“Good job,” shouted Bowa, a tough grader when it comes to infield work, as Knapp finished up the hellacious early-morning drill.
 
Knapp is a catcher by trade, but he will continue these intense individual sessions at first base throughout the spring — in addition to his regular defensive work behind the plate.
 
A 25-year-old switch-hitter, Knapp was the Phillies’ second-round selection in the 2013 draft. He’s getting a lot attention in this camp because he has a shot to make the club as a reserve player. The Phils are in need of a backup catcher and a backup first baseman and Knapp, in big-league camp for the second time, is trying to show he can handle both assignments in one package.
 
“Last year it was more of a happy-to-be-here thing,” he said. “I was just trying to pick as many brains as I could and take in as much knowledge as I could.
 
“But this year it’s more of a let’s-go-win-a-job kind of deal.”
 
General manager Matt Klentak and manager Pete Mackanin first floated the idea of carrying Knapp as a two-position reserve at the winter meetings.
 
Of course, it came with a lot of qualifiers. Knapp is still considered a developing player and team decision-makers would have to consider what impact a reserve role would have on his development. Also, the prototypical backup catcher in the majors is a plus defender who has experience handling a big-league pitching staff. Knapp has never played in the majors and his defense is considered a work in progress. Later in the winter, the Phillies signed two big-league veteran catchers (Bryan Holaday and Ryan Hanigan) to minor-league deals and they are very much in the mix for the job.
 
“I kind of understand there’s a definite value in having a veteran guy as a backup, but I think I can do the job on the field,” Knapp said.
 
A potential separator for Knapp could be his bat and his versatility if he can continue to develop it. He is not a novice at first base. He played there as a sophomore at the University of California. Knapp also has this going for him: He’s on the 40-man roster and with so many young prospects on it and the probable need to add an outfielder like Chris Coughlan later in camp, that could work in Knapp’s favor.
 
Another factor that could held Knapp’s chances: The Phillies’ development blueprint calls for Rhys Hoskins and Jorge Alfaro to get the bulk of the playing time at first base and catcher, respectively, at Triple A.
 
“You’d like to see him get 500 at-bats, but it’s not a perfect world,” Bowa said. “Our Triple A team is loaded. He might find himself in the same role at Triple A. if that’s the case, it might be best if he came here if he swings the bat like he can and he can provide versatility.
 
“A guy like him can give you some options and flexibility. When you face the Mets and they have three stud right-handers throwing 95, it might be nice to have a guy like that to give (first baseman) Tommy Joseph a blow.”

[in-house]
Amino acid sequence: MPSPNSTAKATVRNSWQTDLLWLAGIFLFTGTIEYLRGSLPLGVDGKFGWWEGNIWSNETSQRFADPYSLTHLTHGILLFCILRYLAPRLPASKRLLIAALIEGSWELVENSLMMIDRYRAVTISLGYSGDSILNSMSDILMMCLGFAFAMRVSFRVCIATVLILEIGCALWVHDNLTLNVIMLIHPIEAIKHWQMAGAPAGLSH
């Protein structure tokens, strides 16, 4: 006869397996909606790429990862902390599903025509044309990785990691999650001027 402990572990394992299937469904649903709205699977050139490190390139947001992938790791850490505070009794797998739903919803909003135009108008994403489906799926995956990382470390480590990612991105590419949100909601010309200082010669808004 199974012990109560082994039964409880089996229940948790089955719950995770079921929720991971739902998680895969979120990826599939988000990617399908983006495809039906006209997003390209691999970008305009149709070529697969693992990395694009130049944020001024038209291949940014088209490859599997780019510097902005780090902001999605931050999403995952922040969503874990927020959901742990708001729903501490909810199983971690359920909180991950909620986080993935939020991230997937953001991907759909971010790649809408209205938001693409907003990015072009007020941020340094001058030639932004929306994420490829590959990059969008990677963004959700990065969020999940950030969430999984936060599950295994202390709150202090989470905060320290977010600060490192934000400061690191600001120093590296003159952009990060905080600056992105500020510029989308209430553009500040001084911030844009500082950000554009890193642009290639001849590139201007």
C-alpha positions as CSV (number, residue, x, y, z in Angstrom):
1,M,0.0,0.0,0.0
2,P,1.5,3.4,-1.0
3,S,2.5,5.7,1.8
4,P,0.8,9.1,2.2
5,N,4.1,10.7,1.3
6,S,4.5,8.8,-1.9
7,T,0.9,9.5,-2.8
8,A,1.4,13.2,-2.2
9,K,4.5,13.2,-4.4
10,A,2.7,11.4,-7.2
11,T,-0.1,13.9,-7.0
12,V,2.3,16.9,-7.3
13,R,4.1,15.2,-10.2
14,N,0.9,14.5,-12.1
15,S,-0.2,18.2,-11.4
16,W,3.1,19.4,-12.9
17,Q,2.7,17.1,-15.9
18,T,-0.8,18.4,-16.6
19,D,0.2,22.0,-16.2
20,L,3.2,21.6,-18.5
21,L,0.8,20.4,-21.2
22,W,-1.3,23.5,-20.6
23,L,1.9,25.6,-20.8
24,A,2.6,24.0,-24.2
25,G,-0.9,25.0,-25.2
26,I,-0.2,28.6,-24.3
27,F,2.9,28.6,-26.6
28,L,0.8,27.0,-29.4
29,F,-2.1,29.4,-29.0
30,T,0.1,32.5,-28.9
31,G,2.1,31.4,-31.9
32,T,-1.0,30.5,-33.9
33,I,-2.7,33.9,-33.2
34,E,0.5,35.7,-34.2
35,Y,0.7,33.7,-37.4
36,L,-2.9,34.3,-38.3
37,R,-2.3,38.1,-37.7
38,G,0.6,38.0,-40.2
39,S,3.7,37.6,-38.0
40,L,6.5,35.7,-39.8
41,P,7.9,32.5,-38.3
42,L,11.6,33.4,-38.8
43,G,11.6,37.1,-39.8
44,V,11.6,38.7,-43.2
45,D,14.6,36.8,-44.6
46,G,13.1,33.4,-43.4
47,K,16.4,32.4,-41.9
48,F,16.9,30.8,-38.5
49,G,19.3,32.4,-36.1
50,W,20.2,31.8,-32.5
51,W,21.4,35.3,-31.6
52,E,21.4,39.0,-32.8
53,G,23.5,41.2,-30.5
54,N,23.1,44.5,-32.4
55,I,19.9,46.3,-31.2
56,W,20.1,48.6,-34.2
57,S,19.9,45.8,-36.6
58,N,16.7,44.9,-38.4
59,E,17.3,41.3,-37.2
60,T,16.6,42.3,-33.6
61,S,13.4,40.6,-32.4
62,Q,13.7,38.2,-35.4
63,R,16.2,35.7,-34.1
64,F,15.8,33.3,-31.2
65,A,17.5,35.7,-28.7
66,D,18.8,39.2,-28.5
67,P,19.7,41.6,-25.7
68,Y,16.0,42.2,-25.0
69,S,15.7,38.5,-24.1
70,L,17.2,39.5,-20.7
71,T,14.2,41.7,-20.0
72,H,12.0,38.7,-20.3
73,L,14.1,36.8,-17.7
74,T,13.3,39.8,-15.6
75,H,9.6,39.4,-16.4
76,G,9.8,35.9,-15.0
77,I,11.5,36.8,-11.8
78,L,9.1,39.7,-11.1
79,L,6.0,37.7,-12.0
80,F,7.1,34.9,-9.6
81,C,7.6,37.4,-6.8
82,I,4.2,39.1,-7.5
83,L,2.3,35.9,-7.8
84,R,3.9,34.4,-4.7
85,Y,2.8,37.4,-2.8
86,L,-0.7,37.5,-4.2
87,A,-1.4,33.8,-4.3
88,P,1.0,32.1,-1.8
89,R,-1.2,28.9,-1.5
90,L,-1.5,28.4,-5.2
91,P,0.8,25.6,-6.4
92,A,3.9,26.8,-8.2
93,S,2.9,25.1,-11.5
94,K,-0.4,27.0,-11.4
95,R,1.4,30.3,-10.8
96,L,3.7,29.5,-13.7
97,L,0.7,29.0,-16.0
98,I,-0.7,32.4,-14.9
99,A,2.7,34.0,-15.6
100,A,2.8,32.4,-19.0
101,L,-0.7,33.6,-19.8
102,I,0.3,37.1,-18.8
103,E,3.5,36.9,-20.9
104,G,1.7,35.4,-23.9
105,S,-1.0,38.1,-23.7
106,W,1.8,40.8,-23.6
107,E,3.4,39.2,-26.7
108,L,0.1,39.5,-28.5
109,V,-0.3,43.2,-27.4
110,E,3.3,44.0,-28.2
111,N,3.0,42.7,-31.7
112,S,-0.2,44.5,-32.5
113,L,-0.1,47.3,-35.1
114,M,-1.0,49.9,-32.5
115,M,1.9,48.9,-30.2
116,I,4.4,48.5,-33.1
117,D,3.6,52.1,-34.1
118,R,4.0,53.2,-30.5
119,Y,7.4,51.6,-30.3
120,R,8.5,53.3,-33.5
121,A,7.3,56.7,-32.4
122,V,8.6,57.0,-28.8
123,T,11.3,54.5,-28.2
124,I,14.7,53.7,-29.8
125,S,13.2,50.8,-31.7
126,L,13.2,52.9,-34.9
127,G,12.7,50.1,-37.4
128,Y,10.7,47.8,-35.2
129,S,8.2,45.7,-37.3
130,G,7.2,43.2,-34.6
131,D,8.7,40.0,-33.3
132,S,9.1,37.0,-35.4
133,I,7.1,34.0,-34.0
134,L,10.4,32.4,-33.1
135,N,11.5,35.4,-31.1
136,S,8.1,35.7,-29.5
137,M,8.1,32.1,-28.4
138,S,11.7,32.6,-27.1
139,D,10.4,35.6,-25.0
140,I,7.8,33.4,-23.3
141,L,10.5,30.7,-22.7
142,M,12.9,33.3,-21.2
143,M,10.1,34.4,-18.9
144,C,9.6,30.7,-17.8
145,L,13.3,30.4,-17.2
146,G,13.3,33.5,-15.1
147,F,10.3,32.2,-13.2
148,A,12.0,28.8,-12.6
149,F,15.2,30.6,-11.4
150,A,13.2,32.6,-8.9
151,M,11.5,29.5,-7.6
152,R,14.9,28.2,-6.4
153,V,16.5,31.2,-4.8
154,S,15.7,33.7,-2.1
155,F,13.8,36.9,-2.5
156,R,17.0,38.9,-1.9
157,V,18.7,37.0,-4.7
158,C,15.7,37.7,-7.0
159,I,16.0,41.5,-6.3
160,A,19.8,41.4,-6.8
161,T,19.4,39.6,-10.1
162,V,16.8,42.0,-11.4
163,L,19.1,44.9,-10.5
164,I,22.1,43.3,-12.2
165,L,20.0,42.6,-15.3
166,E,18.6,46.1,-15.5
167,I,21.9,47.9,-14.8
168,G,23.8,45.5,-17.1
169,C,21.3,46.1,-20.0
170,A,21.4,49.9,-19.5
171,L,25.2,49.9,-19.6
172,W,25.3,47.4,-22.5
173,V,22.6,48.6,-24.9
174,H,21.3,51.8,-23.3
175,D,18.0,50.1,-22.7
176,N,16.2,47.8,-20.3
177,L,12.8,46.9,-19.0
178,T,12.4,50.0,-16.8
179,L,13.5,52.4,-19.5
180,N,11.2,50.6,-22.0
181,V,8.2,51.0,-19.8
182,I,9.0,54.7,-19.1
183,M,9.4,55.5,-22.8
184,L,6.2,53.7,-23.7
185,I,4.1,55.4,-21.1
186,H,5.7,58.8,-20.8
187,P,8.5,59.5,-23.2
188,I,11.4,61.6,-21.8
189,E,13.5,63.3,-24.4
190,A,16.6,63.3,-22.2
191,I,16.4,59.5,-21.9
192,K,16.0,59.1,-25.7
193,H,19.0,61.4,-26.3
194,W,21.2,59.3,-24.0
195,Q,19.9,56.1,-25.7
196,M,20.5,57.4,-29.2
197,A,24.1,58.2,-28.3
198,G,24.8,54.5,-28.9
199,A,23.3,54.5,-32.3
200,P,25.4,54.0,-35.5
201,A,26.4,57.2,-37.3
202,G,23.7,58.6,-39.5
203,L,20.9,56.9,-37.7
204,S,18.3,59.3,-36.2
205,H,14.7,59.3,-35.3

Knapp had a brilliant season with the bat at Double A in 2015. He hit .360 with 11 homers, 56 RBIs and a 1.050 OPS in 55 games, earning him the franchise’s Paul Owens Award as minor-league player of the year.
 
Knapp tapered off at Triple A last season. He hit .266 with eight homers, 46 RBIs and a .719 OPS over a full season. Knapp’s day last summer typically started with defensive work at 1:30 in the afternoon.
 
“I would get my hitting in, but I don’t think there was as much of a focus on it as there was the year before,” he said. “I do think last year I took a real step forward defensively, especially in the second half of the year. I kind of had a tough first half, but the second half I really honed in on the defensive part, blocking and throwing mostly, just kind of keeping everything in front and shutting down the running game.”

A lot of eyes will be on Knapp when the exhibition games start next week.
 
“We need to find out if he’s capable of doing it,” Mackanin said. “Catching is a defensive-oriented position. We need good defense. We need good game calling, a catcher who can handle pitchers, and that’s what we’re going to be looking at from a guy like Knapp as well as the other guys. We’re going to take a good long look at that.
 
“He’s definitely in the mix. I want to play him a lot to see him. We all want to see what he can do offensively and defensively. From what I’ve been told he’s shown a lot of improvement and we’re going to look for that. We’re looking for the 25 best men. There’s a good chance he might be one of them.”
 
Knapp is determined to show that he is.
 
“It’s open for someone to go take it and I want to be that guy,” he said.